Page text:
If we take Chesterton’s beautiful quote:

    “Tradition means giving votes to the most obscure of all classes, our ancestors. It is the democracy of the dead. Tradition refuses to submit to the small and arrogant oligarchy of those who merely happen to be walking about.”

    And Paul’s exhortation in 2 Thess 2:15 to “stand firm and hold fast to the traditions that you were taught, either by an oral statement or by a letter of ours.”

    …and apply it to Luther, would he not be considered a part of the small living oligarchy arrogantly rejecting the faith that was passed on to him in favor of his own self determined understanding? Why should we see Luther as something other than a brilliant and gifted, but rebellious son of the Church who fell into error?

  23. September 10th, 2010 at 17:17 | #23

    Hello,

    I am a Catholic who stumbled onto this site, and I have to echo Dan Woodring: your understanding of the Catholic view of justification is flawed. I would encourage Confessional Lutherans to view the entire relevant section of the Catechism of the Catholic Church here: http://www.usccb.org/catechism/text/pt3sect1chpt3art2.shtml

    This section includes paragraph 2027, which was included by Joe. I thank him for investigating the real teaching of the Catholic Church instead of accepting a possibly inaccurate portrayal. However, he made the (apparently inadvertent) mistake of taking the paragraph out of context.

    This short paragraph appears at the very end of a long explication of Catholic doctrine on grace, justification, sanctification, and merit, in the summary section (“In Brief”). The “In Brief” section ends every major portion of the Catechism. It is important to note that paragraph 2027 uses a technical theological term, “merit,” which is defined and explained earlier in the section. Please particularly take note of these points:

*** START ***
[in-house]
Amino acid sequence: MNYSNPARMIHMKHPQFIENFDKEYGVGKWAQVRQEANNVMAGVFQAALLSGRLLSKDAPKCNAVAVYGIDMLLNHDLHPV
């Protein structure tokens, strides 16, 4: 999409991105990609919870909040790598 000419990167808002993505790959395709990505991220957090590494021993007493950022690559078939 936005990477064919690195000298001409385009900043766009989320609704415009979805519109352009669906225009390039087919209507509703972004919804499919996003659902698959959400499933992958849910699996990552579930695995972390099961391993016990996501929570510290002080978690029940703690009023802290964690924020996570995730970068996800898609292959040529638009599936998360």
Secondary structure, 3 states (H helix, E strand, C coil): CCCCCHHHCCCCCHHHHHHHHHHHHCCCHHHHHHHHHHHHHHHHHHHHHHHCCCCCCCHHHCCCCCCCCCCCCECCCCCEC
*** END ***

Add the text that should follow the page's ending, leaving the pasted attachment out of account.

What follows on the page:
“The merit of man before God in the Christian life arises from the fact that God has freely chosen to associate man with the work of his grace. The fatherly action of God is first on his own initiative, and then follows man’s free acting through his collaboration, so that the merit of good works is to be attributed in the first place to the grace of God, then to the faithful. Man’s merit, moreover, itself is due to God, for his good actions proceed in Christ… Filial adoption, in making us partakers by grace in the divine nature, can bestow true merit on us as a result of God’s gratuitous justice. This is our right by grace, the full right of love, making us ‘co-heirs’ with Christ…” (CCC 2008-2009, emphasis original)

    As I understand the teaching of Confessional Lutheranism (please correct me where I am wrong), our relationship with God begins and ends with justification, a single event in which our manifold flaws and imperfections are covered up with the perfection of Christ. The Catholic understanding begins with initial justification, but we believe that God does more than merely cover up our many blemishes. He adopts us as his children—just as he adopted Israel in the Old Testament. To say that we can be made somehow “good” is a radical and audacious thing, but the fact that the perfect God adopted us as his own children is the radical and audacious thing that makes it possible. Any talk of man’s “merit” in Catholic teaching is understood as the inheritance of adopted sons and daughters.